By Amritananda Chakravorty
On 8th November, 2019, around 8.30pm news came out that the much awaited decision of the Supreme Court in the title dispute relating to a plot of 2.77 acres of land in Ayodhya on which Babri Masjid once stood, before it was dastardly brought down by Hindutva goons on 6th December, 1992 was to be delivered next day, i.e., on 9th November, 2019. Being a Saturday (9th November), when the Supreme Court is usually shut, it was an unusual event that a judgment of this magnitude would be given. The knowledge of the impending judgment made me feel utterly scared that our worst fears would come true. This article is not a legal analysis of the 1045 pages of judgment written by, in fact, NO ONE, since the judgment is silent on its author(s), even though 5 judges of the Supreme Court led by the CJI, Ranjan Gogoi, and our ostensibly liberal ‘woke’ judge, Justice D.Y. Chandrachud, heard the case on an urgent basis for 40 days.
Touted as an unanimous decision of 5 Judges, not one Judge thought it fit to lend their name to one of the most significant judgments of India’s constitutional history. It’s like an abandoned child, with none of the parents wanting to take responsibility for what the child would turn into; similarly, none of the 5 Judges want to take responsibility for this judgment is going to be used in the present and future political and democratic discourse. What was illegally done 27 years back on 6th December, 1992 was, in fact, done legally by a Constitutional Court in India by dispossessing the Sunni Wakf Board and All India Muslim Personal Law Board from their own place of worship and identity, and providing them an alternate land of 5 acres. Sometime charity hurts more than the violence.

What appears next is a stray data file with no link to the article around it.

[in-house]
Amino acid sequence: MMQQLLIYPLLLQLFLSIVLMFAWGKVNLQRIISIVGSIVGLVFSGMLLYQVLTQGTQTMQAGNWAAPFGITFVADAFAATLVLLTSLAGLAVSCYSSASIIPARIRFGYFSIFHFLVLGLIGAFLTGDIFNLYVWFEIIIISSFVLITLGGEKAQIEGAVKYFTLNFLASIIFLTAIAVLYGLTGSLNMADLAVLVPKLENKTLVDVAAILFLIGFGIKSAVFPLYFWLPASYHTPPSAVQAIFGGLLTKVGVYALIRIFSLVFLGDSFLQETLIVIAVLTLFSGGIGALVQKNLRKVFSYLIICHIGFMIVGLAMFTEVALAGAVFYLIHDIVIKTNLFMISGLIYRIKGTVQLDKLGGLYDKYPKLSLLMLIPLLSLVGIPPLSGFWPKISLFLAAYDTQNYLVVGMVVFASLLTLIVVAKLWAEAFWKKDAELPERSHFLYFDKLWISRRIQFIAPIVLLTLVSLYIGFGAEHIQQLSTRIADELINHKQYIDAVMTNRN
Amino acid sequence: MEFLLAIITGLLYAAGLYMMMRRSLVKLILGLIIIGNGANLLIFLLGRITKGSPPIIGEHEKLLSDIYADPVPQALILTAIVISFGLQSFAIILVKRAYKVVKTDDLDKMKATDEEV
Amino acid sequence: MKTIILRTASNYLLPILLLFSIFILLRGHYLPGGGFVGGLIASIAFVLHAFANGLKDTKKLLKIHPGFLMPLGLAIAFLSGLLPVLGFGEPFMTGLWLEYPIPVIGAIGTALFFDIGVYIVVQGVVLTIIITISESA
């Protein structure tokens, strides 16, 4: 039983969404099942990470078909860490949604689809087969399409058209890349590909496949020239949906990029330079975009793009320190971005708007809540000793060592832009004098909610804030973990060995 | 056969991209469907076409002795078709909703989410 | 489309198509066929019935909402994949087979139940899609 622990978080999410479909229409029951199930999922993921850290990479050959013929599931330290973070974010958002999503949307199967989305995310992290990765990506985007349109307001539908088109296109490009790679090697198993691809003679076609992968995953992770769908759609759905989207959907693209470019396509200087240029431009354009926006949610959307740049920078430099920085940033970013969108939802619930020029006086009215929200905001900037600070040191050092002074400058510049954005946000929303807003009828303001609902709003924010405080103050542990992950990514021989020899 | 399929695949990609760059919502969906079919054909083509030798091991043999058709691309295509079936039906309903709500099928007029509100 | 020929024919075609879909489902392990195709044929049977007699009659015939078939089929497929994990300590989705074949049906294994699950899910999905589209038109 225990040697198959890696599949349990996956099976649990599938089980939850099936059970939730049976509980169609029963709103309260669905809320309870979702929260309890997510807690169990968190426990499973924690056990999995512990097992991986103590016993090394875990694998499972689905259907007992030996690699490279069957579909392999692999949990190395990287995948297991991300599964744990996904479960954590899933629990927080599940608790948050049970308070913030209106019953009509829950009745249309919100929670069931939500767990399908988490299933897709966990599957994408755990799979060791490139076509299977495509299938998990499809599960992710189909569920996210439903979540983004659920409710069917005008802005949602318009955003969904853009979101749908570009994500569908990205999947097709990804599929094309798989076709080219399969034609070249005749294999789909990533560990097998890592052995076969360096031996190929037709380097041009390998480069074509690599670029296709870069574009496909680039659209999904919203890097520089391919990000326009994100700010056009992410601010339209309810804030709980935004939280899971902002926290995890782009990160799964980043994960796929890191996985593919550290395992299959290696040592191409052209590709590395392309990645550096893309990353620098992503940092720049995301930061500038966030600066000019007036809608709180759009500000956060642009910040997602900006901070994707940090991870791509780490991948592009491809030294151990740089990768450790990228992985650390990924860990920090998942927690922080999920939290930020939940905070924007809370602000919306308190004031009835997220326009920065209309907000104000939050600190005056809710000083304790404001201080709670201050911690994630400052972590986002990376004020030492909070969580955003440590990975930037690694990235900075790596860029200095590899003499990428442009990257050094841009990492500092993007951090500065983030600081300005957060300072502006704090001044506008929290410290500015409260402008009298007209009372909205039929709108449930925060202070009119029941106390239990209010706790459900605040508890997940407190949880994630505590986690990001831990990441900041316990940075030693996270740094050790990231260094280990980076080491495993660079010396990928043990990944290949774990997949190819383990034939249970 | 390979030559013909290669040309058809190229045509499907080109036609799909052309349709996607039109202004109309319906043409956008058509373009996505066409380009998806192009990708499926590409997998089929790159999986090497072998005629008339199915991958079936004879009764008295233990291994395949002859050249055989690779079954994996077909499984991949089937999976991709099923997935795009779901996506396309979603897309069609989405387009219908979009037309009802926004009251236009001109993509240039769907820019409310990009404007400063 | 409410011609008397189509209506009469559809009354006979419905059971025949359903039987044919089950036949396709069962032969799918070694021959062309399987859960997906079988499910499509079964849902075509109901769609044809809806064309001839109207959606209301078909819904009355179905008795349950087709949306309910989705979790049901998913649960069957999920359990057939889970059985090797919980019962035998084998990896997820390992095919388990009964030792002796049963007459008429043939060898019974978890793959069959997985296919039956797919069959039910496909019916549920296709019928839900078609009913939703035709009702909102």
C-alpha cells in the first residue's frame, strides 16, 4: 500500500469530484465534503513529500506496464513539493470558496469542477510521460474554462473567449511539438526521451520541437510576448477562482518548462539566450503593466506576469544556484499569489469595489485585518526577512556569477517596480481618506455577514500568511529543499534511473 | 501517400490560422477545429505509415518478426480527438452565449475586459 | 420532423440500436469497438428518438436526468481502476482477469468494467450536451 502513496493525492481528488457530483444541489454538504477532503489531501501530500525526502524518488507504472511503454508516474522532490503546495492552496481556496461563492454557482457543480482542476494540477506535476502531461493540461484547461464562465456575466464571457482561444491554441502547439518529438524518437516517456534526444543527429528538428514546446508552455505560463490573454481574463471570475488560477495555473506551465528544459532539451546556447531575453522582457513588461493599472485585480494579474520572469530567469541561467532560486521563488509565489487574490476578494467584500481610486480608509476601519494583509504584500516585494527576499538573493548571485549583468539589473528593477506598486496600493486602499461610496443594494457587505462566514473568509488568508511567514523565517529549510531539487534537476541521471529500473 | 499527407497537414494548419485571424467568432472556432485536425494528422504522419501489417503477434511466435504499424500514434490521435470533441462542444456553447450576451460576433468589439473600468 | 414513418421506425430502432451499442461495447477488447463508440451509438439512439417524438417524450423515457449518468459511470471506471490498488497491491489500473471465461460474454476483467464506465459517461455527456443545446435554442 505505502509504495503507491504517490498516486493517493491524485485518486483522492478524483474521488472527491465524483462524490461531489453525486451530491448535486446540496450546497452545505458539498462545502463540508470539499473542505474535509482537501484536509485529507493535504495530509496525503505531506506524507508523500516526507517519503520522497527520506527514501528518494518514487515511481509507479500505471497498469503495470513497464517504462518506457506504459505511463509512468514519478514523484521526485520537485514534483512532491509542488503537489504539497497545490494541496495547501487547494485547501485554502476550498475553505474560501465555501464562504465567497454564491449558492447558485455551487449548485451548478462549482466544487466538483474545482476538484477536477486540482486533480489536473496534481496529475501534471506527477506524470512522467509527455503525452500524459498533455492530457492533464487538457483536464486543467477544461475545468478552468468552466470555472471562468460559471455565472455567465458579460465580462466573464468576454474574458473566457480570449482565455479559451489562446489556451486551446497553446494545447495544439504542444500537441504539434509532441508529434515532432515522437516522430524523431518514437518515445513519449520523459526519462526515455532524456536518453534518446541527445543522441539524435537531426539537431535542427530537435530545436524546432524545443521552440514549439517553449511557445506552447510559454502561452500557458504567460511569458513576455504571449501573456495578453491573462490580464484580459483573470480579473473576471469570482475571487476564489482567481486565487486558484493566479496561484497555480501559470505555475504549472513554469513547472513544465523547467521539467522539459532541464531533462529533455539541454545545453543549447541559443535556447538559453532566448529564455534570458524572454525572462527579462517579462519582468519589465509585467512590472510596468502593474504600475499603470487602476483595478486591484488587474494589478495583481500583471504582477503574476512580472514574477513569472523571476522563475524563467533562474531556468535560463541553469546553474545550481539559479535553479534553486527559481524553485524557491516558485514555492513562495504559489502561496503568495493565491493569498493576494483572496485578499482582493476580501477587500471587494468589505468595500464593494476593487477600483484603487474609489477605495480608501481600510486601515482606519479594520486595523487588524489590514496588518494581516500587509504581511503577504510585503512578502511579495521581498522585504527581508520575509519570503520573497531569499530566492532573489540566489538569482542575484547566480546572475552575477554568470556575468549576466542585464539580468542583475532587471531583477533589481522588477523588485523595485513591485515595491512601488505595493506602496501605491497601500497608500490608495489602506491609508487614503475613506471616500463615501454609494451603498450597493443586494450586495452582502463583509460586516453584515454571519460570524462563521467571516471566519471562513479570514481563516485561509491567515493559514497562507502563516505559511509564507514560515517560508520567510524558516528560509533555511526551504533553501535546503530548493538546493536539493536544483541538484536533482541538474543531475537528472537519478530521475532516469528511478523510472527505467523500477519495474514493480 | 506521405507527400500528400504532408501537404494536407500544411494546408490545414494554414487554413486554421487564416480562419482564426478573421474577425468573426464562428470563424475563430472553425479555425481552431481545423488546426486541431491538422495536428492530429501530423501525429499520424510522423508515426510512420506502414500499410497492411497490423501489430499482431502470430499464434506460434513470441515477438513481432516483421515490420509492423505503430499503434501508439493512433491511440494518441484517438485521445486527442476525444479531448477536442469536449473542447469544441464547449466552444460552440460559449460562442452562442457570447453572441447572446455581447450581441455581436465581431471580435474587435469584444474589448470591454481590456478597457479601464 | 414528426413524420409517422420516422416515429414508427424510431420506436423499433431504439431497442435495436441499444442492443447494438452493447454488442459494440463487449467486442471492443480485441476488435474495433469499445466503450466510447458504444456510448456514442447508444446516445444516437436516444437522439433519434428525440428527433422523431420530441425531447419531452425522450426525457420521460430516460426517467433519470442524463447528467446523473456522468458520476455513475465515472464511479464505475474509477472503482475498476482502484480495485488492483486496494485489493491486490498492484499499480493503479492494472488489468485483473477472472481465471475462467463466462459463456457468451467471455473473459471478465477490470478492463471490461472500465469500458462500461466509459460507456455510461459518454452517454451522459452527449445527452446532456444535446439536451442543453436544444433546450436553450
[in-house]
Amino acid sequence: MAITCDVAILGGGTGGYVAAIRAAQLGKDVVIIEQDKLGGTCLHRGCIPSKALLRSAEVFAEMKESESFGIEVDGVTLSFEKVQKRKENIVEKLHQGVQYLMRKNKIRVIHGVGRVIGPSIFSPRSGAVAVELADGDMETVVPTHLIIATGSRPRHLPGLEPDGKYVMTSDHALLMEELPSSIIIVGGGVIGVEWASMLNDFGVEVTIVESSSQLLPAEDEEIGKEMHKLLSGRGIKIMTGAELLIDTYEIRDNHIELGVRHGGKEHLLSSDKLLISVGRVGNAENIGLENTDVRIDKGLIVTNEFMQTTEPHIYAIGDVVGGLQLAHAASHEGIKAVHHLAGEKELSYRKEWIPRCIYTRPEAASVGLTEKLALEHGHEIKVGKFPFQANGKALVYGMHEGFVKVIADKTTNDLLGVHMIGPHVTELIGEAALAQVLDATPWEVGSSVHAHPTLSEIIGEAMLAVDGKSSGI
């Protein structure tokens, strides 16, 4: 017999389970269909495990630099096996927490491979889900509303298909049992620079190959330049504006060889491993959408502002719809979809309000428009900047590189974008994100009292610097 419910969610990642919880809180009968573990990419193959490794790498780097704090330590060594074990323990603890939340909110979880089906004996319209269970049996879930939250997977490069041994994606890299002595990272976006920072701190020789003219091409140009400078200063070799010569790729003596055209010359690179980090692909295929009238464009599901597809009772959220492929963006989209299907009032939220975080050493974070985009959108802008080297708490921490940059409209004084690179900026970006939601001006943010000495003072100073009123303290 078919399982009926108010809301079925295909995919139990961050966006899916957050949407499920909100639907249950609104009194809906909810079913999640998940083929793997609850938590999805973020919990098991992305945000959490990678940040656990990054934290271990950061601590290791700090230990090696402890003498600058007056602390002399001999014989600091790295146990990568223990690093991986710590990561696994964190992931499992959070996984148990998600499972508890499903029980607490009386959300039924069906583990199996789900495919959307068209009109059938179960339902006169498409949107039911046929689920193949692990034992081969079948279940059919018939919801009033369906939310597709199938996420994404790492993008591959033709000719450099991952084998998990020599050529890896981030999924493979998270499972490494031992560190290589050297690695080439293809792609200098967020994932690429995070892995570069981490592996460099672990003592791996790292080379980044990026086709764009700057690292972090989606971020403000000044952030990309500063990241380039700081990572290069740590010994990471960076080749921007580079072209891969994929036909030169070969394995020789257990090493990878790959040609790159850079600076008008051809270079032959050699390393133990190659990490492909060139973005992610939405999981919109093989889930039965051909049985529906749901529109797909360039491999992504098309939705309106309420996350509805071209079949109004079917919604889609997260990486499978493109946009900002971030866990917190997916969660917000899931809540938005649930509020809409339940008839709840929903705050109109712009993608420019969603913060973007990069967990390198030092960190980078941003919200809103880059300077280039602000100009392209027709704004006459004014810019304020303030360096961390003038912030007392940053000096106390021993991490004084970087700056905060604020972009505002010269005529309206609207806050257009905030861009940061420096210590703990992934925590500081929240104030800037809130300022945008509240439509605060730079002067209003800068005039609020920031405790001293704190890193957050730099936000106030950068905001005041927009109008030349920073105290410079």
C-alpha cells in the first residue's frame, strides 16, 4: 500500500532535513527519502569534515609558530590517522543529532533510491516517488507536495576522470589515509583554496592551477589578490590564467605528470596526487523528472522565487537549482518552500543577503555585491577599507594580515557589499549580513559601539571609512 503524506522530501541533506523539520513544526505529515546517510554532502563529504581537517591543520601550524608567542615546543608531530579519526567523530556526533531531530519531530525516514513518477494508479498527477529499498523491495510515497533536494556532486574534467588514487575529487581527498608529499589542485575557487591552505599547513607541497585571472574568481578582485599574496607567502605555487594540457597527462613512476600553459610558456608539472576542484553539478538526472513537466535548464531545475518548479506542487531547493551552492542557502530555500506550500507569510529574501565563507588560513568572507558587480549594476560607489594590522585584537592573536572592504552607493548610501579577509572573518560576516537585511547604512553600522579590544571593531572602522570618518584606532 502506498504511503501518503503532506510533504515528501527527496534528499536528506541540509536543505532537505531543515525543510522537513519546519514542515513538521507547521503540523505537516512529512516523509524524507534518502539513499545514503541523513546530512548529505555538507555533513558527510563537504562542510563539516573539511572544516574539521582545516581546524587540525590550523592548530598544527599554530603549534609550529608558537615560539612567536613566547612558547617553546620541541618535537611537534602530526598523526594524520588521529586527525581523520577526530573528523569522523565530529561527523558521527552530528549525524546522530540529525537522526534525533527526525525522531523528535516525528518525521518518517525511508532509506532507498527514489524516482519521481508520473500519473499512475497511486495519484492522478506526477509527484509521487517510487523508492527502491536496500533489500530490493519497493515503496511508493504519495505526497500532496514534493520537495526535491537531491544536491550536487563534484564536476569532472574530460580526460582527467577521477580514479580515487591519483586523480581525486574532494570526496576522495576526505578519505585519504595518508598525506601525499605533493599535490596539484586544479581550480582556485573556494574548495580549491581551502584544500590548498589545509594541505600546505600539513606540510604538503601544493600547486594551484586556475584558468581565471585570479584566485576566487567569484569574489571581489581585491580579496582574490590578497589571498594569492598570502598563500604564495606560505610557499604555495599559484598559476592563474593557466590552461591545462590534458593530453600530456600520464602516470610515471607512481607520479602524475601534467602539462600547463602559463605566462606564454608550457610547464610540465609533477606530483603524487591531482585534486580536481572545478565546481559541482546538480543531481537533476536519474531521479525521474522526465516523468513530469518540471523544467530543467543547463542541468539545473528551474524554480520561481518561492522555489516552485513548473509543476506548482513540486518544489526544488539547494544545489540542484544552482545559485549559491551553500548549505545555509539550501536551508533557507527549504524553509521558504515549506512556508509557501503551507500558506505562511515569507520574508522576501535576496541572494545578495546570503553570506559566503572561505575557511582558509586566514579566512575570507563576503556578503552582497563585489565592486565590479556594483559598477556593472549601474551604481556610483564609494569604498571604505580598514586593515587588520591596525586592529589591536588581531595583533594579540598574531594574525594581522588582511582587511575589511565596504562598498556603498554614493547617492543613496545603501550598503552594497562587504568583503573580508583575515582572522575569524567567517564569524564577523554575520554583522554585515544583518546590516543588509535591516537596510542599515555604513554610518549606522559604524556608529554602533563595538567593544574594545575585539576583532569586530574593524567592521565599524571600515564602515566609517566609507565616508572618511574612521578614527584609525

I was a child of 10 years in December, 1992, oblivious to the mayhem that L.K. Advani’s rath yatra was causing to the country, when I saw the grainy visuals on Doordarshan of ‘some people breaking the dome of a structure, looking like a mosque’. To my young mind, the visuals were highly disturbing, and was exacerbated by the complete shock of my parents and elder brother. For the next few days, the schools were shut in Delhi, and I would hear snippets of conversation of ‘demolition’, ‘riots in Bombay’, etc, and I knew something really terrible happened. I finally learnt about what actually happened that fateful day in my high school, and it was in my college I understood the full gravity of the demolition. My first brush with political demonstration was to participate in a protest against the demolition of Babri Masjid in North Campus, Delhi University on 6th December, 2000. It felt like a deep wound in the psyche of the Indian consciousness, with no healing initiated.
I participated in these protests for next few years, with trauma of Gujarat genocide in 2002 added to the collective shame of all of us who believed in the idea of India as a pluralistic and secular country. As idealist students, we did believe that both the perpetrators of the heinous crimes of Babri Masjid demolition, and the Gujarat pogrom would be punished one day, in accordance with the law. Sans toxic social media and fake news, the discourse was still civil, and even hopeful.